• The Concept of Certainty in Ecological Science

    Go through any scientific paper and you’ll find it littered with uncertainty. Scientists qualify parameters, give standard errors, make way for random processes even when experiments have been planned to the finest detail. So why is uncertainty such a crucial part of science? How does this affect the non-scientific public’s perception of science? And does this relationship with knowledge need to change in the future?

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  • Getting Older is Favored in Choosy Species

    This week’s paper looks at a timeless (get it?) question. What is the point of getting old?

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  • Birds are Reptiles

    You read that correctly, birds are reptiles. Now, I can hear you saying “but we learned that they are a different group of organisms, and that reptiles are just those scaly animals that have cold blood?” While reptiles don’t have cold blood per se, some of them DO have feathers. And can fly. But birds belong with the snakes, lizards, crocodiles, and turtles in the reptile group.

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  • Johanna Schmitt: Climate Change and Plant Life

    From the California wildfires to the recent strikes across Australian primary schools, climate change is a topic that only seems to grow in its ubiquity. Yet whilst humans are increasingly focused on more obvious repercussions, such as extreme weather events, animal extinctions and shifting coastlines, we sometimes forget that climate change will have severe repercussions for plant life as well.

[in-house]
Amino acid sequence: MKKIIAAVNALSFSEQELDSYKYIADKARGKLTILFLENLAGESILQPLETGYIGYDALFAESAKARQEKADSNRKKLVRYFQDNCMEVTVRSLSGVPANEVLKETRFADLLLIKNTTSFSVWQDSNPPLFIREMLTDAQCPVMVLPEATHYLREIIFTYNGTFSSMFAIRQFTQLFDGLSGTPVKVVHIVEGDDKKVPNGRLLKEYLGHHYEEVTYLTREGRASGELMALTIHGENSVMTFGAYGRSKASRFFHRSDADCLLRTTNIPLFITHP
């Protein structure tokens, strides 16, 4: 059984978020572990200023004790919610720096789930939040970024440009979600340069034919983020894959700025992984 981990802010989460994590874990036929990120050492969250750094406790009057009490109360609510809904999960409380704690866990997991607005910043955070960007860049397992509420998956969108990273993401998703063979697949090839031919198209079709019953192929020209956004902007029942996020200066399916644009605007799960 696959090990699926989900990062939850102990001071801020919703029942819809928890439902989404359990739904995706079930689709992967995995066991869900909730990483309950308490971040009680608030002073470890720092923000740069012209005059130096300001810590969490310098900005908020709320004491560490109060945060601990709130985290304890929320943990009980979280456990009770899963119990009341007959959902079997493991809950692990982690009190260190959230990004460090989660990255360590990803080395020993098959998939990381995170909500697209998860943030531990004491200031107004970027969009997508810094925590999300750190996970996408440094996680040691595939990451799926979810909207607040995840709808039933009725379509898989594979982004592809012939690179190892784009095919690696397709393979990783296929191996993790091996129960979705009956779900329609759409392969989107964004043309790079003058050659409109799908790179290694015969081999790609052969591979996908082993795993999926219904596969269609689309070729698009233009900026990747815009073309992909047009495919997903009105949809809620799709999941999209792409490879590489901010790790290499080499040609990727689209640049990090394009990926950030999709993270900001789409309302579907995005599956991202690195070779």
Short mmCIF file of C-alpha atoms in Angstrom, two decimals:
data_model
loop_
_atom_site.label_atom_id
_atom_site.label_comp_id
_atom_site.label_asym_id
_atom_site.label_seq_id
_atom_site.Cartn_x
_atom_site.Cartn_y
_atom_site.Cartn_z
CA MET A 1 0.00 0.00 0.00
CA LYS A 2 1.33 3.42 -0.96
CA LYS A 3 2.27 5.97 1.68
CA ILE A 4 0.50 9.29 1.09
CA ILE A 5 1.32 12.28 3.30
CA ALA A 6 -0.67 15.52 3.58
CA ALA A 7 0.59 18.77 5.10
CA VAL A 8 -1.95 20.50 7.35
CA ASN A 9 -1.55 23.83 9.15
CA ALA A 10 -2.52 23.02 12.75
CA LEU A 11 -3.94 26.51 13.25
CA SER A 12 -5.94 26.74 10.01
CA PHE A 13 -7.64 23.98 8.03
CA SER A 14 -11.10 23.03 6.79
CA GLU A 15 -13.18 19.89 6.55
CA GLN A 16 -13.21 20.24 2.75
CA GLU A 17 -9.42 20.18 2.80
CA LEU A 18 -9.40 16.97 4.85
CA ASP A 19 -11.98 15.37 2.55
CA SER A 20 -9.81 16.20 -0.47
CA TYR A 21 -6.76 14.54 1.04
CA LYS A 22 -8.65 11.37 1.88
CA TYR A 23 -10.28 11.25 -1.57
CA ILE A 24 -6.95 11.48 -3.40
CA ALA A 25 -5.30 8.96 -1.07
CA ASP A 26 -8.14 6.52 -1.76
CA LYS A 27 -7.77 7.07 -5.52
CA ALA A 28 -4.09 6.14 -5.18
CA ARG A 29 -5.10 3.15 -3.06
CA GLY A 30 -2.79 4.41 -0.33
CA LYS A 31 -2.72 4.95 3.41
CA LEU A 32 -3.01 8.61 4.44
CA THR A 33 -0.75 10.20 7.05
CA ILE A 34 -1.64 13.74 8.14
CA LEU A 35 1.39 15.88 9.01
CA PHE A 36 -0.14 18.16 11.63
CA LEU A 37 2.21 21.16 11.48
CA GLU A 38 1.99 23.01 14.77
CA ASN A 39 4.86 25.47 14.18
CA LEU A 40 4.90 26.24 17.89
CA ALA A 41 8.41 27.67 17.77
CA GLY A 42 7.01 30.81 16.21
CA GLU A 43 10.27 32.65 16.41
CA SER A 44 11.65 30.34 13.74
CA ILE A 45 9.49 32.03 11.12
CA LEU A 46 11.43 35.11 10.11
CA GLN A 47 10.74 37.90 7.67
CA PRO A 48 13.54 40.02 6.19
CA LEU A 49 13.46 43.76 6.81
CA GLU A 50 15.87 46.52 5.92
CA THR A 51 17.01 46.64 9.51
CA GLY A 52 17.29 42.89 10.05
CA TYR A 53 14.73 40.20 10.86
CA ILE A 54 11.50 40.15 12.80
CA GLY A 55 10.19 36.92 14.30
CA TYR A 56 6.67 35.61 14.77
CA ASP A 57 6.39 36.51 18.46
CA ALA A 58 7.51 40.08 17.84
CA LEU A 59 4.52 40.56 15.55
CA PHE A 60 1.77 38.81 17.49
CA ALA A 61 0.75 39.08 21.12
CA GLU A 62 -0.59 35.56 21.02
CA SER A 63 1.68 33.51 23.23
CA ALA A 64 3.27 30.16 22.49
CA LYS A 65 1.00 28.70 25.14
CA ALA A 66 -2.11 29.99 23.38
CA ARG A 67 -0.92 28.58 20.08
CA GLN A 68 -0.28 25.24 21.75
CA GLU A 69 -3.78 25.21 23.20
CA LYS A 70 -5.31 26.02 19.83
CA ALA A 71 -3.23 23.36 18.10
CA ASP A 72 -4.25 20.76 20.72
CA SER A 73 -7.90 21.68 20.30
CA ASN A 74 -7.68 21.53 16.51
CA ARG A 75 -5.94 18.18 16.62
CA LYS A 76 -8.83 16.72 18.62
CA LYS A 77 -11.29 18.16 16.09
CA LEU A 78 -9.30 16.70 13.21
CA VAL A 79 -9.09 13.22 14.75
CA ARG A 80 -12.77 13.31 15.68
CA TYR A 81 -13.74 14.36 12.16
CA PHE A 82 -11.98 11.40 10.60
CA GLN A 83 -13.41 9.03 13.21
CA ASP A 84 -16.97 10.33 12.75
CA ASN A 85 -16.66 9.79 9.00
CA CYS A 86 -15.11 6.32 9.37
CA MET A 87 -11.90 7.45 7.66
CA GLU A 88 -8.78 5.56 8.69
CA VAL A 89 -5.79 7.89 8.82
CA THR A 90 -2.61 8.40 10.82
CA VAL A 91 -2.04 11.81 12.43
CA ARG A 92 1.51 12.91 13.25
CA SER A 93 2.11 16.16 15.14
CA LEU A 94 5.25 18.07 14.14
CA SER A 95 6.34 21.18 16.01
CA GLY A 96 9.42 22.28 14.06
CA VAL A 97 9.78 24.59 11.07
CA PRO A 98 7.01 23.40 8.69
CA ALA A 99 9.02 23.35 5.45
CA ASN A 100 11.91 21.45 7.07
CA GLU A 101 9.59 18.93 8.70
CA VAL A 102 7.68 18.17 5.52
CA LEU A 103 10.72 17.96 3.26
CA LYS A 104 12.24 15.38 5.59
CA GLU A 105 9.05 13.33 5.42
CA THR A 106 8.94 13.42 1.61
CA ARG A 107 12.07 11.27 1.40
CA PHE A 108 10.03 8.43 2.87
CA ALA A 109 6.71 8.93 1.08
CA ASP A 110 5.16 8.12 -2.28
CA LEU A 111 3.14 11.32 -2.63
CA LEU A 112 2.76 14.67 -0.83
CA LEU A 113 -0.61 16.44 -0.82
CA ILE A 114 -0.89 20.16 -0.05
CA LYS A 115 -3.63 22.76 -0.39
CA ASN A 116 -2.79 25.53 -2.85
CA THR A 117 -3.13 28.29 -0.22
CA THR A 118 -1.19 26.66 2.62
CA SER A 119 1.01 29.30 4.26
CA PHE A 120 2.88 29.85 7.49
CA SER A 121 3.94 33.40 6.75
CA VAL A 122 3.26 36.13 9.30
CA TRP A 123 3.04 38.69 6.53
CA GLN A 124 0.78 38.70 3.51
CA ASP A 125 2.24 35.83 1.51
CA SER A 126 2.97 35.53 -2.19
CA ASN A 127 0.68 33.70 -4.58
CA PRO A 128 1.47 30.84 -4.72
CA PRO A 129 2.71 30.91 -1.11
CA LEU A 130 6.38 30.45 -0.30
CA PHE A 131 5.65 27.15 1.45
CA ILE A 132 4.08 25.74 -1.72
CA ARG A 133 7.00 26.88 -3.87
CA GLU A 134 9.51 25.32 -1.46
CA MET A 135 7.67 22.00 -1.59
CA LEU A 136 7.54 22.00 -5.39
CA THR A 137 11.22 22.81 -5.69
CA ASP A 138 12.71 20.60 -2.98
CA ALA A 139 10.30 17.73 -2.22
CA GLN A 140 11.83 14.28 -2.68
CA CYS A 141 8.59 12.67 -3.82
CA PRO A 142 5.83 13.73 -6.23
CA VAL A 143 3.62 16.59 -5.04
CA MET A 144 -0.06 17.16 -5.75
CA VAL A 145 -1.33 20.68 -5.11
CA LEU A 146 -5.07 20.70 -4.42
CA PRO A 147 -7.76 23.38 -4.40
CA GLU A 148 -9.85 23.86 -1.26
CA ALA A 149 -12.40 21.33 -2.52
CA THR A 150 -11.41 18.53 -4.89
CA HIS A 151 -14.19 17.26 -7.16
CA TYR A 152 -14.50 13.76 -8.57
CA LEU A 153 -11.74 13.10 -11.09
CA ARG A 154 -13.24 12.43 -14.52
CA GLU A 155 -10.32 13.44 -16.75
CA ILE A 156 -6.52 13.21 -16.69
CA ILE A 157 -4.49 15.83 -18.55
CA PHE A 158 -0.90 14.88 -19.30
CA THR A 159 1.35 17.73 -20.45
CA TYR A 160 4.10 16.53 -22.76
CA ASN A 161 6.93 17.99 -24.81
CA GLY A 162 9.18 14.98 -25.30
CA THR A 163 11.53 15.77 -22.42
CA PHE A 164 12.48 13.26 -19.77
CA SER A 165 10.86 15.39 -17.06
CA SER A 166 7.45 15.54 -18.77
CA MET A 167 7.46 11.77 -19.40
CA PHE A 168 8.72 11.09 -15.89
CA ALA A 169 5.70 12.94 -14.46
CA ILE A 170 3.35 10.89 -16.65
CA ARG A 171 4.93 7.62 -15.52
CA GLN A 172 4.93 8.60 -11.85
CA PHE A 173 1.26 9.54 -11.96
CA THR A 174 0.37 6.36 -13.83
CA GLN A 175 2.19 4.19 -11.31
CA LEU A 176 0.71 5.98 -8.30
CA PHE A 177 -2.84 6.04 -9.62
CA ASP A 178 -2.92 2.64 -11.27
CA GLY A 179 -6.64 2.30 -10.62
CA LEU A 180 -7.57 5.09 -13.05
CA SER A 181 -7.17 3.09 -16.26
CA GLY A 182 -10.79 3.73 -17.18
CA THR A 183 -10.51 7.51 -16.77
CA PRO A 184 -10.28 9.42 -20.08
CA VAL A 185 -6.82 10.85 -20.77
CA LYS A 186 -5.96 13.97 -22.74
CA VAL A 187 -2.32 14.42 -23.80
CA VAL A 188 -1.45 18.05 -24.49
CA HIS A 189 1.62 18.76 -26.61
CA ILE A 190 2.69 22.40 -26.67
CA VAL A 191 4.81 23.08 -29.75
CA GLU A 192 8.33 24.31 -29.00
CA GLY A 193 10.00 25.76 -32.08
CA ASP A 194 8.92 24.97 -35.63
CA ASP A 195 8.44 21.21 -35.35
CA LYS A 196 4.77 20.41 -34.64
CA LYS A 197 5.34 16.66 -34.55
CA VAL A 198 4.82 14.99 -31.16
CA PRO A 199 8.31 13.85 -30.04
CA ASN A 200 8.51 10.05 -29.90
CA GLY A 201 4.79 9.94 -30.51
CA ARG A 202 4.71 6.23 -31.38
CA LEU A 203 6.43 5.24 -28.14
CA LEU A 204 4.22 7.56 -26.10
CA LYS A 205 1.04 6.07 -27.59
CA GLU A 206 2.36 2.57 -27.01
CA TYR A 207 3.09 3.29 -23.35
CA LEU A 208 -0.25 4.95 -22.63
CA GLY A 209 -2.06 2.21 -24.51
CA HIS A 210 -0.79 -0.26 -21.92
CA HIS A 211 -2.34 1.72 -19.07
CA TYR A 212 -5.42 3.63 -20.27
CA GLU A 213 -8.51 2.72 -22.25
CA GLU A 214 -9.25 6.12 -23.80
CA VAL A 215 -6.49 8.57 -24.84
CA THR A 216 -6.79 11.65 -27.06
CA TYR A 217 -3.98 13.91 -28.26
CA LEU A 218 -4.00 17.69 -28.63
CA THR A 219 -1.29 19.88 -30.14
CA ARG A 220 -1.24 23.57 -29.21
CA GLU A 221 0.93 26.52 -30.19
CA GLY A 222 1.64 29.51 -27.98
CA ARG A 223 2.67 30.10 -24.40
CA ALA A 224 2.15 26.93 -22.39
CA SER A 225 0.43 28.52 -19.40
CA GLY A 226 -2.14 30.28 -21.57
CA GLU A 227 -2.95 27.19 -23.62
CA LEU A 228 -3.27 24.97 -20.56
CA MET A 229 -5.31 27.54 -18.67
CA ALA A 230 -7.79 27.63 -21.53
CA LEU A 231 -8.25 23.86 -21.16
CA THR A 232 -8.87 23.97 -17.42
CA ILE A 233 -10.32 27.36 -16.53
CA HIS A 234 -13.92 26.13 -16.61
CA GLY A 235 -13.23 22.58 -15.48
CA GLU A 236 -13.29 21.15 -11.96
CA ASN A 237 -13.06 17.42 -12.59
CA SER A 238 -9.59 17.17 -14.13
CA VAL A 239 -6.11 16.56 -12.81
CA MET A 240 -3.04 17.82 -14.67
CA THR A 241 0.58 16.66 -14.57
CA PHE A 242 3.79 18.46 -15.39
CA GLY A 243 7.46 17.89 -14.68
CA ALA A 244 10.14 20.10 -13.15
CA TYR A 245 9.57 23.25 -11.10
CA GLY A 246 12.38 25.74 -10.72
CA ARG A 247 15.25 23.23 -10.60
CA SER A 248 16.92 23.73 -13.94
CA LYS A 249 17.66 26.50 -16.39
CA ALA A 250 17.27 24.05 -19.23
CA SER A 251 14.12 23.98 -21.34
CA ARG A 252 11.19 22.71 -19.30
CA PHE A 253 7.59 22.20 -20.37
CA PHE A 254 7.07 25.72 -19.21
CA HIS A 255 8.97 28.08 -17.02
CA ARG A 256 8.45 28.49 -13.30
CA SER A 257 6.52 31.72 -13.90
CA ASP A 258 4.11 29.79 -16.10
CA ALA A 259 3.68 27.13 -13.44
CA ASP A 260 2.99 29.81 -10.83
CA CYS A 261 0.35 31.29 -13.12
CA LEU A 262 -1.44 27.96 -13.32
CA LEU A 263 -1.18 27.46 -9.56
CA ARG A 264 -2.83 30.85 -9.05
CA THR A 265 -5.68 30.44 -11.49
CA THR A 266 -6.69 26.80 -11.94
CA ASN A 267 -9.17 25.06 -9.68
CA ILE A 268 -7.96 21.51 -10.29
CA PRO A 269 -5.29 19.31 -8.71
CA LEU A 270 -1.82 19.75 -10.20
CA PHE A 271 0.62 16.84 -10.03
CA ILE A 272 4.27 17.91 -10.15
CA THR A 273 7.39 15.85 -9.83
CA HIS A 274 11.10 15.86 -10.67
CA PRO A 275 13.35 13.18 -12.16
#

I spoke to Professor Johanna Schmitt of the University of California earlier this year to discuss some of those repercussions.

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  • Misinformation in Ecotourism: An Example from the Great Barrier Reef

    Scientific communication is at the forefront of what we do here at Ecology for the Masses. We like to celebrate good examples of SciComm whenever we can. But every now and then it’s misused so overtly that you have to talk about it. So today I want to use a share a recent example of scientific communication that confused and worried me.

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Current Issues

The Concept of Certainty in Ecological Science

Go through any scientific paper and you’ll find it littered with uncertainty. Scientists qualify parameters, give standard errors, make way for random processes even when experiments have been planned to the finest detail. So why is uncertainty such a crucial part of science? How does this affect the non-scientific public’s perception of science? And does this relationship with knowledge need to change in the future?

Birds are Reptiles

You read that correctly, birds are reptiles. Now, I can hear you saying “but we learned that they are a different group of organisms, and that reptiles are just those scaly animals that have cold blood?” While reptiles don’t have cold blood per se, some of them DO have feathers. And can fly. But birds belong with the snakes, lizards, crocodiles, and turtles in the reptile group.

Eating beef isn't great for the environment. But ca someone who occasionally snacks on cows still be in favour of conservation and other ecological causes?

The Perfect as the Enemy of the Good in Sustainable Living

Vegetarian diets aren’t that hard to maintain, and I thoroughly encourage anyone who’d like to minimise their meat consumption to look into doing so. But today I want to talk about negative attitudes toward people who still eat meat, and why the thought that someone who isn’t completely vegetarian can’t be a true conservationist is flawed.

From the Experts

Johanna Schmitt: Climate Change and Plant Life

From the California wildfires to the recent strikes across Australian primary schools, climate change is a topic that only seems to grow in its ubiquity. Yet whilst humans are increasingly focused on more obvious repercussions, such as extreme weather events, animal extinctions and shifting coastlines, we sometimes forget that climate change will have severe repercussions for plant life as well.
I spoke to Professor Johanna Schmitt of the University of California earlier this year to discuss some of those repercussions.